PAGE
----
On Friday, the Wall Street bond rating company, Moody’s Investment Services, lowered their rating of the bonds issued by the State of Connecticut from aa2 to aa3. This is the second drop in the past year and Connecticut’s bonds are now rated with a “negative outlook”.
The Malloy Administration’s response was to try to turn it into a partisan issue.
However, it is not a partisan issue. People may try to take partisan advantage of this development, but the underlying truth is the same truth that Connecticut faced the day before Moody’s lowered its rating. This state is in deep financial trouble. How to deal with it certainly has partisan overtones but whether we face the truth or continue to run from it has nothing to do with political partisanship.
Moody’s explanation for their action was that;
“The rating downgrade is based on Connecticut’s high combined fixed costs for debt service and post employment benefits relative to the state’s budget; pension funded ratios that are among the lowest in the country and likely to remain well below average; and depleted reserves with slim prospects for near-term replenishment.“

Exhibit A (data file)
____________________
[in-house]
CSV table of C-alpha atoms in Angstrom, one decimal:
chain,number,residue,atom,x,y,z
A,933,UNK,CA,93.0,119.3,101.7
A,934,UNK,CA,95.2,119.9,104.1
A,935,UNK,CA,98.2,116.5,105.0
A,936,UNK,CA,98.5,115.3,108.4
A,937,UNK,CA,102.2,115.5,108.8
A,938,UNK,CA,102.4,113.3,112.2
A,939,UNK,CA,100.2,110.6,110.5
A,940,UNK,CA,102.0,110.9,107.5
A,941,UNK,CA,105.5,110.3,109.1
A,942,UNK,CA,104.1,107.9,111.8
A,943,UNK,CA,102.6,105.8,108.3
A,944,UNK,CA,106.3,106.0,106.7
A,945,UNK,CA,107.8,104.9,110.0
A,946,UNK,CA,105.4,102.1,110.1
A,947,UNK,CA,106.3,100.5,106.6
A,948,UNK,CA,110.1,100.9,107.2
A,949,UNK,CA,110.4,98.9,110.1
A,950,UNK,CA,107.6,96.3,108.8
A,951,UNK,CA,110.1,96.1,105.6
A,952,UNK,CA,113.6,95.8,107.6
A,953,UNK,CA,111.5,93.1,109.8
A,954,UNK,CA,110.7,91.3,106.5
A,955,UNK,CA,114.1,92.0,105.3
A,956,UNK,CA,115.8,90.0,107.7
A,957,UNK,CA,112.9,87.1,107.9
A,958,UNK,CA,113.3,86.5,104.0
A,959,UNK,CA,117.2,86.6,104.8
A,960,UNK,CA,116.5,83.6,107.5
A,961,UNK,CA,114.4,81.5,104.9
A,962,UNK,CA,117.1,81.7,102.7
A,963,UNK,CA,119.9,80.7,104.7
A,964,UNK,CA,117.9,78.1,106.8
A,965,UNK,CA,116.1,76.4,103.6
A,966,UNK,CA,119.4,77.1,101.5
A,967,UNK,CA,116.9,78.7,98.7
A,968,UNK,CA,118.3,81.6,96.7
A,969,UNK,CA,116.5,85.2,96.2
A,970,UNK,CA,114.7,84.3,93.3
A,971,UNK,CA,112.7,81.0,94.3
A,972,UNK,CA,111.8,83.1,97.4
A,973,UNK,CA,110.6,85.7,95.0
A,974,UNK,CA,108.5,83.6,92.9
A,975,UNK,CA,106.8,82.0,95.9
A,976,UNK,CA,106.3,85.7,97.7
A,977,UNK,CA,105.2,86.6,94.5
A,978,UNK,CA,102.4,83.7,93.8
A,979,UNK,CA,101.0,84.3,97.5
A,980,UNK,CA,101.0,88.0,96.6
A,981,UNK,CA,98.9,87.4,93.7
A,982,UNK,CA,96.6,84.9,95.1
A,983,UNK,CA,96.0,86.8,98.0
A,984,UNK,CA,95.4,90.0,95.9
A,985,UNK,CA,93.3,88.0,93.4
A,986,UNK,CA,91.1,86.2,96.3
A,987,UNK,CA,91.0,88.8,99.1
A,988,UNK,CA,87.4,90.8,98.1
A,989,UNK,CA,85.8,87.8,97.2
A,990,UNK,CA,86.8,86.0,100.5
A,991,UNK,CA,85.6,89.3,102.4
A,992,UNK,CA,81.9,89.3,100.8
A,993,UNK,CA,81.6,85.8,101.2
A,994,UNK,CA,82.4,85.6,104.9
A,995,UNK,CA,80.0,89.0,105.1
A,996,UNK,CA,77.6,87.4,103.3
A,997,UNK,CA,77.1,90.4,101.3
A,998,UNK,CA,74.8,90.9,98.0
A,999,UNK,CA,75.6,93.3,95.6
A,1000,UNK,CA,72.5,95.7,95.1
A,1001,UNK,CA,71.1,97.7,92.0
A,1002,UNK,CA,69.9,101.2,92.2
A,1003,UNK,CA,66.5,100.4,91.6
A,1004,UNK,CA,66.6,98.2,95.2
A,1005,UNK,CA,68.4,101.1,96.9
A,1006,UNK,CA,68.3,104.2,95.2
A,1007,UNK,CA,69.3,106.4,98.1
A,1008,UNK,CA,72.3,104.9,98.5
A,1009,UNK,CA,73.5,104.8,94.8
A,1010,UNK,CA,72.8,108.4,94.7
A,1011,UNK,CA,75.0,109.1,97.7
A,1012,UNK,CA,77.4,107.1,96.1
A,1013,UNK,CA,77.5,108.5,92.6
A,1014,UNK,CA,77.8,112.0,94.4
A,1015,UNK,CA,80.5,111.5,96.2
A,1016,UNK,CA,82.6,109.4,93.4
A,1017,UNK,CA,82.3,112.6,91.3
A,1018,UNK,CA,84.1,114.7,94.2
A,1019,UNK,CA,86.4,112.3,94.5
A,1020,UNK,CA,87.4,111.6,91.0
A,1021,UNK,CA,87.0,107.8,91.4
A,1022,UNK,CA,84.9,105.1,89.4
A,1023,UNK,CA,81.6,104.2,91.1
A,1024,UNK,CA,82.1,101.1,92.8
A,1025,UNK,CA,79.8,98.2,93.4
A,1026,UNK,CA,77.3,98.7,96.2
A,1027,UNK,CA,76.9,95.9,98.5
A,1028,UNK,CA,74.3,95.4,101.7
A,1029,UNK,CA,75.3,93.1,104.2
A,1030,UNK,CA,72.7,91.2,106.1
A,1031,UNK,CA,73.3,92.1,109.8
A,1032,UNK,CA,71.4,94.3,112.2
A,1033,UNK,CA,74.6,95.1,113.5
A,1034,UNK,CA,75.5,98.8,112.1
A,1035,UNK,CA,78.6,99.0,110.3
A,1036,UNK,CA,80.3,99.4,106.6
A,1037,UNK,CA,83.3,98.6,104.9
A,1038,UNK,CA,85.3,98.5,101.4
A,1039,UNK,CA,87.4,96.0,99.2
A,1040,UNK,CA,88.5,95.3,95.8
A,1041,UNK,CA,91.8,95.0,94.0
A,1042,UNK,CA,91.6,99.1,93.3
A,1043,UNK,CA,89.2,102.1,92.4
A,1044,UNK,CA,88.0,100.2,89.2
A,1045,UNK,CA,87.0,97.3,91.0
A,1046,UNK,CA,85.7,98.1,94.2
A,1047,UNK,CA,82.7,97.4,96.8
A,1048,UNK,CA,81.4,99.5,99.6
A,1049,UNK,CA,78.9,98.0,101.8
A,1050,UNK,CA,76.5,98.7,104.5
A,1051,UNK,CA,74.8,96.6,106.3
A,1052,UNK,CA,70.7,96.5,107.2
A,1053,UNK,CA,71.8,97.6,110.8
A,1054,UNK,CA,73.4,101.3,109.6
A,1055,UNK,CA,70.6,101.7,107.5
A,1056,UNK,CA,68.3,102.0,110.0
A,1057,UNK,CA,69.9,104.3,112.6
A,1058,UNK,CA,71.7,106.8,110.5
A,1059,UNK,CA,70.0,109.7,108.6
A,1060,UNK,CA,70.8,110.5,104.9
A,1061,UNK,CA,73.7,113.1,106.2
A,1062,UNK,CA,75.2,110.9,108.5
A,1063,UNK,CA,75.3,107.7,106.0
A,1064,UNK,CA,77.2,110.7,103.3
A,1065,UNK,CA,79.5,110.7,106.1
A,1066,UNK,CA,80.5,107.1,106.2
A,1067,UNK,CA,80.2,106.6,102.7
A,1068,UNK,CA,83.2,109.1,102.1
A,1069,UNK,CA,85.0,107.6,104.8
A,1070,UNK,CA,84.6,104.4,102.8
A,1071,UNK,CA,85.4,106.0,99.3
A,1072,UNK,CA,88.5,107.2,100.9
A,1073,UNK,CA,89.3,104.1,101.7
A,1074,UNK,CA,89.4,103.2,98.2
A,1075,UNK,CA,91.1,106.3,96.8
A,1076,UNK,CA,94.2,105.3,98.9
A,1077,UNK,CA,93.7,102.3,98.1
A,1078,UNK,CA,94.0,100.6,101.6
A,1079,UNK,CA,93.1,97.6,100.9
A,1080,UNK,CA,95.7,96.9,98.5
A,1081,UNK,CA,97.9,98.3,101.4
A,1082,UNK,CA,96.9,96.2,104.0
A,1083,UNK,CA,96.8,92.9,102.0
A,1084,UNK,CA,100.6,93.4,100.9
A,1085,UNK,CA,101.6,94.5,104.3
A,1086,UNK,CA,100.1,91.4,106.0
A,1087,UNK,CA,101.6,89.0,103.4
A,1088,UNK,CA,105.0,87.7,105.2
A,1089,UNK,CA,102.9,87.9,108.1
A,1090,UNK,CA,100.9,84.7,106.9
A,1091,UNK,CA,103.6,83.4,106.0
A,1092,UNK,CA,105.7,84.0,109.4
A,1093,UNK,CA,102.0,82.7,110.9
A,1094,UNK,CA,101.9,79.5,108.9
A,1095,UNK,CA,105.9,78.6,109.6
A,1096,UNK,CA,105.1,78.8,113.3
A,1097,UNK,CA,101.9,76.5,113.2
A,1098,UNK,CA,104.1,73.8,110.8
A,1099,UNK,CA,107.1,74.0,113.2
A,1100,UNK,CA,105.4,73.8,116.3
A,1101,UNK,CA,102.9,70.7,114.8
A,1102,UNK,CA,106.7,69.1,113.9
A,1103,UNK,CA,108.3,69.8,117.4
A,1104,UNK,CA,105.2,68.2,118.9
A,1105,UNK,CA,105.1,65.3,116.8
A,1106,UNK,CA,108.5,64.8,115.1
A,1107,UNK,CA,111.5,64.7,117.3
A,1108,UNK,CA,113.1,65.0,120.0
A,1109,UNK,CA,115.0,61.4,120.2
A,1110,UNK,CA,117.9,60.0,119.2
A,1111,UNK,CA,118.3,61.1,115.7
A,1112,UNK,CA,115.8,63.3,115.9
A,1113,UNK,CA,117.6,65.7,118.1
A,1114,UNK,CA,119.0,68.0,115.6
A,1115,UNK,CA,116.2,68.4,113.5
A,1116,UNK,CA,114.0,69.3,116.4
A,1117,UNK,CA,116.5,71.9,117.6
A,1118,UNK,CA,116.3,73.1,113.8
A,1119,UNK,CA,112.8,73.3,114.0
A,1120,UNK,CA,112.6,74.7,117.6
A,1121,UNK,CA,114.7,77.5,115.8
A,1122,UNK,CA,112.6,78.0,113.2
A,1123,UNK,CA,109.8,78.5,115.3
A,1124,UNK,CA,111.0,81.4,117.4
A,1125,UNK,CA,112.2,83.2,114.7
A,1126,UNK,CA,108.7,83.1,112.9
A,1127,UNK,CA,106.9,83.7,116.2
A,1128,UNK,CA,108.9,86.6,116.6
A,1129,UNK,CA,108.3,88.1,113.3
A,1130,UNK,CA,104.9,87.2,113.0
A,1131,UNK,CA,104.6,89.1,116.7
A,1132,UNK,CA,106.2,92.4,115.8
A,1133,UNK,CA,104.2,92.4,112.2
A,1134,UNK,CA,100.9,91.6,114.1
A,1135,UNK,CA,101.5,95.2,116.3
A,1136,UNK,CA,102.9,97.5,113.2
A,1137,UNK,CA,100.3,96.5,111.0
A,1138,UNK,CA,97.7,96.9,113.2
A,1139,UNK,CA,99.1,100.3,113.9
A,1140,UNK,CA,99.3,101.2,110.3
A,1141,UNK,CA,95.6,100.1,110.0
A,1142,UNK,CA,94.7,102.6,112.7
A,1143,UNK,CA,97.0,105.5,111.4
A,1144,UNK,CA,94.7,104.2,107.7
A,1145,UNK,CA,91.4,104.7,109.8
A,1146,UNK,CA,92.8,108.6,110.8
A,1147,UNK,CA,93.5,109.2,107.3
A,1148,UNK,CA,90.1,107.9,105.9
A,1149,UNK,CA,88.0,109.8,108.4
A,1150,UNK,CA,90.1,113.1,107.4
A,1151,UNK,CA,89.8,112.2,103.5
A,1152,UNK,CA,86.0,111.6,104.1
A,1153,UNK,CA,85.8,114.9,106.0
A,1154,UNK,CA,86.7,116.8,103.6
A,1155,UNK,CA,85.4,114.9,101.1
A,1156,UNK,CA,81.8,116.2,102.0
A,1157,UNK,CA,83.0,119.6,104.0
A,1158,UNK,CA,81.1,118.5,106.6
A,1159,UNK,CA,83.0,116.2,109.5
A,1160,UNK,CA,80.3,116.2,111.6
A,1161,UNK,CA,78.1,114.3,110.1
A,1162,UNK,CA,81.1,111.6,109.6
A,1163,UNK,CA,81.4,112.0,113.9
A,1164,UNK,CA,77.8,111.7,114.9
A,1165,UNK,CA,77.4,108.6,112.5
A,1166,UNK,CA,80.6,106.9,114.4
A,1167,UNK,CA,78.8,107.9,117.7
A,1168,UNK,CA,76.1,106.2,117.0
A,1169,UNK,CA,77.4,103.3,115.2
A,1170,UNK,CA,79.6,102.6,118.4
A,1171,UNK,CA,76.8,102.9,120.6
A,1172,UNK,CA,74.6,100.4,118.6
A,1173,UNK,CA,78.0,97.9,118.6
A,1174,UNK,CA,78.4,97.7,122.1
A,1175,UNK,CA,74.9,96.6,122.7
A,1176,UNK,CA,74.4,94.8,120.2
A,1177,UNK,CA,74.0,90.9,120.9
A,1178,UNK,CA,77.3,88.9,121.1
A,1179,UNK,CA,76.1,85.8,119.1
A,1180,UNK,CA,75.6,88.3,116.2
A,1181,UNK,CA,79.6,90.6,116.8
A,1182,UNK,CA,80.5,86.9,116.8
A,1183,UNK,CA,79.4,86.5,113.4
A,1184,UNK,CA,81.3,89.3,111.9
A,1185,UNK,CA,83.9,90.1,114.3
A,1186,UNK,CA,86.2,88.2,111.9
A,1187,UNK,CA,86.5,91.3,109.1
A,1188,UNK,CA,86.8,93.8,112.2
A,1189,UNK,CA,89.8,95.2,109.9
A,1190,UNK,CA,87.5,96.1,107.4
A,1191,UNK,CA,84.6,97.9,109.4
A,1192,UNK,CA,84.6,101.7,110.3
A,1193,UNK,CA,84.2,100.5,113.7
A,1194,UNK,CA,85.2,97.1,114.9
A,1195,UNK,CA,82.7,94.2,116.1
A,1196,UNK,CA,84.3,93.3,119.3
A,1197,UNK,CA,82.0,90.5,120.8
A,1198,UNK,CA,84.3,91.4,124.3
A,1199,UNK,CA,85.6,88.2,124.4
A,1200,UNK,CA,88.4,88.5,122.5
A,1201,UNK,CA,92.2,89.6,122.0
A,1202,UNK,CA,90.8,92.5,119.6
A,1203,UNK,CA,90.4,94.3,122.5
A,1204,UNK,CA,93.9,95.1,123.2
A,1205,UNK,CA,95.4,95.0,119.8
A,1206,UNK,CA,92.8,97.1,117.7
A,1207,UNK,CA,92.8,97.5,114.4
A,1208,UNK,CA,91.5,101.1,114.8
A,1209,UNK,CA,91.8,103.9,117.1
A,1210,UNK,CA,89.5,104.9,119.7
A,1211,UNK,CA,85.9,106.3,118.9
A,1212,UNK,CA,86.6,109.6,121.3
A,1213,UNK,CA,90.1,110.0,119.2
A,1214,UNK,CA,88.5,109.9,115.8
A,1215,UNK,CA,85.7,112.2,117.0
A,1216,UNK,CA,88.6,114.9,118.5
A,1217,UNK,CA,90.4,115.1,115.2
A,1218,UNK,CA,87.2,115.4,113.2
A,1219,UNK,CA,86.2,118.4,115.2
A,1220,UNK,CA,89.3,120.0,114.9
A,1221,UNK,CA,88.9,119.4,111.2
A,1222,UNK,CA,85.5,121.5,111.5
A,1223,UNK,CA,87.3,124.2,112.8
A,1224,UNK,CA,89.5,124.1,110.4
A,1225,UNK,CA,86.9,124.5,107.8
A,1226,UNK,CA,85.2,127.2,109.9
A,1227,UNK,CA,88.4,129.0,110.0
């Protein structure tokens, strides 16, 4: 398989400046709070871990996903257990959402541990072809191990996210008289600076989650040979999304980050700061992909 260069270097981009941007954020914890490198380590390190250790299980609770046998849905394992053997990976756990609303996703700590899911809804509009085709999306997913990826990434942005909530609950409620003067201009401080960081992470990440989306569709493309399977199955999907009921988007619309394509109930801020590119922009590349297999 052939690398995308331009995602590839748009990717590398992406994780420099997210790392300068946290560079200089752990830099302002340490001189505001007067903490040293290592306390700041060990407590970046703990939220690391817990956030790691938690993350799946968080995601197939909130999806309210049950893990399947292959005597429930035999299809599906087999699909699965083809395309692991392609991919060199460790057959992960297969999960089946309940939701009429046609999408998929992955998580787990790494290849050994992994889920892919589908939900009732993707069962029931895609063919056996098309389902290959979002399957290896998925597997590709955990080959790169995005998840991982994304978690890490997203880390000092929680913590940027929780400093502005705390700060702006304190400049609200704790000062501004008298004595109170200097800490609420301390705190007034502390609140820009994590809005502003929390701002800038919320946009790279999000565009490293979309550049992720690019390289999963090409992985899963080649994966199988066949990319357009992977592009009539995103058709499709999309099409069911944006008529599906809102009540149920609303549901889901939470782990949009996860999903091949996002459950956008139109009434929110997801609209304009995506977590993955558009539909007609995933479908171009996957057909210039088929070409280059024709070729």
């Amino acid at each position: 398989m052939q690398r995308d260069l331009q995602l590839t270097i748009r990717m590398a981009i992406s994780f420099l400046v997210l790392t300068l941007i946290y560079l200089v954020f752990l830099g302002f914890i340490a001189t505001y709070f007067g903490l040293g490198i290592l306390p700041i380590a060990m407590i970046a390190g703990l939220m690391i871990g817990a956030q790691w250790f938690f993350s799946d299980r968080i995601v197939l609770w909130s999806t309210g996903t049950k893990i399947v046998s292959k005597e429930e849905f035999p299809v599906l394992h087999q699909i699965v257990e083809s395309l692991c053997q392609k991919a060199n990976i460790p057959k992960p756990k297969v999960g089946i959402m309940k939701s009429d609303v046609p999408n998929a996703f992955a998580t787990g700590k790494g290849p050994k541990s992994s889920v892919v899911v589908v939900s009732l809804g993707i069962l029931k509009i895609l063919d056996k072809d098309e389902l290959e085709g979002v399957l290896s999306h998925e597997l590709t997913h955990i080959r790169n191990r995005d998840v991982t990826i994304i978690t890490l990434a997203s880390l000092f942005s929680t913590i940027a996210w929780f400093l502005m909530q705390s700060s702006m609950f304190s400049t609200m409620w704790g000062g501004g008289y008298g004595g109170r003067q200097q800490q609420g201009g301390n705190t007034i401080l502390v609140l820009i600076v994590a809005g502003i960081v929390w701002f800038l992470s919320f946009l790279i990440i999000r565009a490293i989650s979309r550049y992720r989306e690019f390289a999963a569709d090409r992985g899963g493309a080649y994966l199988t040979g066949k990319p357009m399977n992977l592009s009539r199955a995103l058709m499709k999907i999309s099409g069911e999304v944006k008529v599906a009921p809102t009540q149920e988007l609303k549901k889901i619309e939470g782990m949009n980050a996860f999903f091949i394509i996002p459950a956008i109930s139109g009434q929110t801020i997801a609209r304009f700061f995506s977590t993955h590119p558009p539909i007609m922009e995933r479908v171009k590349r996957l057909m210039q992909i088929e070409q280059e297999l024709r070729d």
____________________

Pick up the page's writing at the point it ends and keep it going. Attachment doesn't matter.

Ben Barnes, Malloy’s budget chief and Secretary of the Office of Policy and Management shot back saying;
“Today, we have a structurally balance budget, have converted to GAAP, have fully funded our current pension obligations and seen their funding ratio rise, have negotiated significant pension benefit concessions from organized labor, have negotiated significant employee contributions to retiree health benefits…”
And the Governor’s chief advisor, Roy Occhiogrosso said that;
“This governor has played no gimmicks whatsoever with the state’s finances. None…Thanks to Governor Malloy, the state is keeping its books honestly, for the first time ever, and meeting its obligations completely”
This is what happens when politics is deemed more important than policy and government officials believe spin is more valuable than facing facts.